Wood to Wheels: Put a Tree in Your Tank

By Marcia Goodrich | Published

By the time it does, researchers at Michigan Tech aim to have examined the entire journey, from harvest to tailpipe and back again, with the goal of creating a source of ethanol that’s sustainable, environmentally safe and economical.

The university’s Wood to Wheels, or W2W, project has brought together scientists and engineers from multiple disciplines to research ethanol-powered transport from a 360-degree perspective.

Since Michigan Tech is surrounded by vast tracts of timberland, the project is an excellent fit. “Because of our location, we felt we had a vested interest in looking at this issue,” said David Shonnard, a professor of chemical engineering and director of the Wood to Wheels Graduate Enterprise. “Any human activity has consequences, and as we move toward biofuels, we want to minimize the negative impacts.”

It all starts in the woods. Researchers will evaluate how Great Lakes forests and wildlife would be affected should enough biomass--wood and other plant material--be harvested to sustain an ethanol production facility.

“We’re looking at Minnesota, Wisconsin and Michigan, the three upper Great Lakes states,” said Ann Maclean, an associate professor of forest resources and environmental science. “As a nation, we need to reduce our dependence on foreign oil, and we need to reduce emissions. Ethanol can provide a substitute for gasoline, and it’s a very clean-burning fuel, but as we develop it, we need to assure that the process doesn’t harm the environment.”

Forestry experts will also look at which tree species are best suited to be harvested for ethanol, possibly developing hybrids.

The second phase of Wood to Wheels will be the manufacturing process. Wood, unlike the conventional raw material for ethanol, corn, grows abundantly without human intervention and has the potential to yield much more fuel per acre. It’s also different from corn in that it’s much tougher to turn into ethanol.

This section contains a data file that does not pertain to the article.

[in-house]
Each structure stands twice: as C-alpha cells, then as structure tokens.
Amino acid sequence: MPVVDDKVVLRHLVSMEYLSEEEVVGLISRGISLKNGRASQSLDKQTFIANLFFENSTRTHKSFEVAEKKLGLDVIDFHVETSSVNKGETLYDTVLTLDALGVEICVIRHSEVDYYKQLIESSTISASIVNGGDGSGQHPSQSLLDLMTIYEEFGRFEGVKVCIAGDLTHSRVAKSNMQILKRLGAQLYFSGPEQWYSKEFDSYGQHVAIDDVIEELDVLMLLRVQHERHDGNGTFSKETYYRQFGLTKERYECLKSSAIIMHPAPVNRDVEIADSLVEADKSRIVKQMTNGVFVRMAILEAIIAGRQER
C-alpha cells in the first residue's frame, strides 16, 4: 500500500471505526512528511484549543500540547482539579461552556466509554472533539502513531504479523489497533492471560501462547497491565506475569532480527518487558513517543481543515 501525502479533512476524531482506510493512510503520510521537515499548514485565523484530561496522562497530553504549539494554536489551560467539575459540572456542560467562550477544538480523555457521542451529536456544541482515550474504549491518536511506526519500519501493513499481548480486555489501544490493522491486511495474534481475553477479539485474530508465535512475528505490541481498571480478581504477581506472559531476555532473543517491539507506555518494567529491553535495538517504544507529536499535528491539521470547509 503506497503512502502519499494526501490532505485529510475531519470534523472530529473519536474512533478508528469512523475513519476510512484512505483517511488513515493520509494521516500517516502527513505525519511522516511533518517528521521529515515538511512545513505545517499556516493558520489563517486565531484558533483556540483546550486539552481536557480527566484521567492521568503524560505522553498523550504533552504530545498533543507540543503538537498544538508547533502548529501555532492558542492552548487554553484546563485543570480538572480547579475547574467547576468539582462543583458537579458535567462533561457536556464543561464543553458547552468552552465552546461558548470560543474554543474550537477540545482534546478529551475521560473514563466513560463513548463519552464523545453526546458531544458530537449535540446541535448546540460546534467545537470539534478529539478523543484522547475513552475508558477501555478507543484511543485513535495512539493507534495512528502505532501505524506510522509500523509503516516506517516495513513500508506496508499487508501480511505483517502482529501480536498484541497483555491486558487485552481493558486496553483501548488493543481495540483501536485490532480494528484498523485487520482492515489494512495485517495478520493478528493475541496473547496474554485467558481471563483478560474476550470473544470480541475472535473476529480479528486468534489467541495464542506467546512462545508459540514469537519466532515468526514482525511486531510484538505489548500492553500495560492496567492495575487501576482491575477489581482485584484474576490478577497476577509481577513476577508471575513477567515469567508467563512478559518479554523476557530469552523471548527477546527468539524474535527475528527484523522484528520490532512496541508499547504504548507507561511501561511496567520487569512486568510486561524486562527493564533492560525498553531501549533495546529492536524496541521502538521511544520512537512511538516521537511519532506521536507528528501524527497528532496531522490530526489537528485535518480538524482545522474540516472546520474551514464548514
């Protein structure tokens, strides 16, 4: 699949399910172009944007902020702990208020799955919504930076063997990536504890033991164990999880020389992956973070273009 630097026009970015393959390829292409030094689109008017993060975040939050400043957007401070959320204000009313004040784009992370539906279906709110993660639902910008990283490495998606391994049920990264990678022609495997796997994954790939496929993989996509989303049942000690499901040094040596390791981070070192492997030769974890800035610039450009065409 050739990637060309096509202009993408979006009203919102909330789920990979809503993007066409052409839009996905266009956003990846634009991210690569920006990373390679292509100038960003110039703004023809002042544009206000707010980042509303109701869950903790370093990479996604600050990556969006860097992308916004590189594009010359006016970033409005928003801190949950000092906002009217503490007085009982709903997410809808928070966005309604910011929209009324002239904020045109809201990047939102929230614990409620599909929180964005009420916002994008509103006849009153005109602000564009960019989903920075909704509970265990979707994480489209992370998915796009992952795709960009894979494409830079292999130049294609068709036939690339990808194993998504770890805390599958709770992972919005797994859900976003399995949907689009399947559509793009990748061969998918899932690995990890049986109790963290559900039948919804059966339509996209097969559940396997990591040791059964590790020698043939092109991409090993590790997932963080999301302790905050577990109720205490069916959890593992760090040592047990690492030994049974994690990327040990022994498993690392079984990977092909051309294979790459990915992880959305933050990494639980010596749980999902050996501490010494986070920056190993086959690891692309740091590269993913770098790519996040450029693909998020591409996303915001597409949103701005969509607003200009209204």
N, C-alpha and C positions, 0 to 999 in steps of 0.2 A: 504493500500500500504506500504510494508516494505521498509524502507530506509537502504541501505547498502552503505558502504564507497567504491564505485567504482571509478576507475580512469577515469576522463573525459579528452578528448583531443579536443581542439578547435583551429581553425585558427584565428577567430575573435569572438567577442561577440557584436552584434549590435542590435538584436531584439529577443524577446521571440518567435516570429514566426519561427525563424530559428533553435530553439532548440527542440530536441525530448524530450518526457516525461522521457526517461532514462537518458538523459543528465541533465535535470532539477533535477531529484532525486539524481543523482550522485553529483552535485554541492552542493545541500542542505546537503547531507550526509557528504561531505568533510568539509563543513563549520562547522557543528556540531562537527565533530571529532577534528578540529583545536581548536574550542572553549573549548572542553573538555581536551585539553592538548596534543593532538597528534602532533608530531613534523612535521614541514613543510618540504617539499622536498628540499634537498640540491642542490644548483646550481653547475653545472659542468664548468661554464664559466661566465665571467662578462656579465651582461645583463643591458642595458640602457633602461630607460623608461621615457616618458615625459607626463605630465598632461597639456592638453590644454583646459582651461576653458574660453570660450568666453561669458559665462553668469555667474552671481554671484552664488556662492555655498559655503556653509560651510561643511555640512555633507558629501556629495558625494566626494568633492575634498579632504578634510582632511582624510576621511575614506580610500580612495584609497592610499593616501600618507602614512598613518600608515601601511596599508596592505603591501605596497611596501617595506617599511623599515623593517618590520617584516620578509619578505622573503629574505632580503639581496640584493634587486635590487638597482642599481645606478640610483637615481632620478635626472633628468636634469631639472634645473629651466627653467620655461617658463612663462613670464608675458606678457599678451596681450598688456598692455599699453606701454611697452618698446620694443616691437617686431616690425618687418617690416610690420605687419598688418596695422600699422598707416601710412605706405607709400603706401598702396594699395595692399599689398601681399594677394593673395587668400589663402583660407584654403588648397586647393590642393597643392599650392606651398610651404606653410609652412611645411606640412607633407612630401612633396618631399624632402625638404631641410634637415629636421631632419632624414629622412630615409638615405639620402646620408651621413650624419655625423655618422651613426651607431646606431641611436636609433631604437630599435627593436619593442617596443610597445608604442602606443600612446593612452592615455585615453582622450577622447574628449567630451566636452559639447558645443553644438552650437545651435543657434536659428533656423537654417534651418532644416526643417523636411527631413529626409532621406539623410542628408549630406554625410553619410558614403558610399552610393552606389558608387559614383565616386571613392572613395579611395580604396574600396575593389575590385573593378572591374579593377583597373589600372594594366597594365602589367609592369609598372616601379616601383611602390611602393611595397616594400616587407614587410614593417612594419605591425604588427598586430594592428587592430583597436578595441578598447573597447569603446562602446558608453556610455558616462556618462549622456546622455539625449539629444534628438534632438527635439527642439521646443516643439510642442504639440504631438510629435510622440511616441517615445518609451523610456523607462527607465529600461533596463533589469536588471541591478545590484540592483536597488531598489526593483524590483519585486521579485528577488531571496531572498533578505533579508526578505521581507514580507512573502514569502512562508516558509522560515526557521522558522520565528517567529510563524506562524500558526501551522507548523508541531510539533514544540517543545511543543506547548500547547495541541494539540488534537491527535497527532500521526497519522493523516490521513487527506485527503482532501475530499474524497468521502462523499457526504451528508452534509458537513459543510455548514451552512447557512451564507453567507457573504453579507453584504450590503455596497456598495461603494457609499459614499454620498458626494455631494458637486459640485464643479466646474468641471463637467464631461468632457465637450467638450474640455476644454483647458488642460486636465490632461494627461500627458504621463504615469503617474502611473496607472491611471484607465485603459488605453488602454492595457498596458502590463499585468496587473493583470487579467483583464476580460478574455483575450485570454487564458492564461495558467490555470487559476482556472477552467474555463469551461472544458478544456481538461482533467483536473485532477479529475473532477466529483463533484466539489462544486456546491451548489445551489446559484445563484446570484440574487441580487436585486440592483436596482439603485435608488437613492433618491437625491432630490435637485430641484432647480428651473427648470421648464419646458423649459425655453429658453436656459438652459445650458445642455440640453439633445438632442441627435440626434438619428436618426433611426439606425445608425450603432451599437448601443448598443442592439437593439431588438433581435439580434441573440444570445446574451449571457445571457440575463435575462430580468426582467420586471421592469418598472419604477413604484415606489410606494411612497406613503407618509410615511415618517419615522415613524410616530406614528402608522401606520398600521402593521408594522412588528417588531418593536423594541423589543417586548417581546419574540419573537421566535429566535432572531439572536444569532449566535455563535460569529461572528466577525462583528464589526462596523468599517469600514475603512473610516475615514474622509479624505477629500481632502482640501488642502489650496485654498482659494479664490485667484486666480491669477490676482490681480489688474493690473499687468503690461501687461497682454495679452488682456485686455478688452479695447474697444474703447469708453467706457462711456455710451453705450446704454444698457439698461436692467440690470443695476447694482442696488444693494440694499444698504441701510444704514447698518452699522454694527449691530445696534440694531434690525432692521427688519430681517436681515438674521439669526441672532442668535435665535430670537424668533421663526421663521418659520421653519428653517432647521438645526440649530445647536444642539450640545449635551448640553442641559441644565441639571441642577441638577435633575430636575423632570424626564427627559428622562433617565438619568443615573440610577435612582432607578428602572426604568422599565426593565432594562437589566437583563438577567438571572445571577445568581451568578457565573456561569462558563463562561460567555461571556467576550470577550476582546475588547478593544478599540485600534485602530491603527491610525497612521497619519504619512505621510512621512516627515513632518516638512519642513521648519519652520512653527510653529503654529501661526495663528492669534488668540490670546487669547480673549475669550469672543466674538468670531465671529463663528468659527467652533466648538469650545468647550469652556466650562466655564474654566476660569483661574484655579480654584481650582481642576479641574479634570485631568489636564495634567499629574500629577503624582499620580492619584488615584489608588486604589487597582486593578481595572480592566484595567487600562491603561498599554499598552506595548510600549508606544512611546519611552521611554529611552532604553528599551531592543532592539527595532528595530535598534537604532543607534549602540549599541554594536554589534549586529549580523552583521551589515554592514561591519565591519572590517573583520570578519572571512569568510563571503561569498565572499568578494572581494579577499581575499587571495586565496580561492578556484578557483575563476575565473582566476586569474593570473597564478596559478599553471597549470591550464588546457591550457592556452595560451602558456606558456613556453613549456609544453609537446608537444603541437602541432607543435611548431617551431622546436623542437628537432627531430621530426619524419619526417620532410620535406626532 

“Nature uses enzymes to break down the cellulose compounds in wood,” Shonnard said. But the natural process is slow, so he and his graduate students are examining the use of engineered enzymes to improve production.

Shonnard disagrees with a number of scientists who contend it requires more energy to produce ethanol than it actually yields. Some of their studies are flawed, he says, since they include all the energy involved in producing ethanol, but do not allocate a portion of those environmental burdens to any of the other products produced in the process.

“When you make ethanol, you make lots of other products,” Shonnard notes. For example, when corn is converted into ethanol, animal feed, corn oil and other products are also produced.

Similarly, ethanol production in the Great Lakes could be tied to another well-established industry.

“We’re running tests on wood samples from pulp mills in Wisconsin, and we hope to receive funding for a commercial-scale demonstration facility to produce ethanol as part of the pulp-making process,” Shonnard said. “Ultimately, we’d like to help American manufacturers better compete against foreign mills.”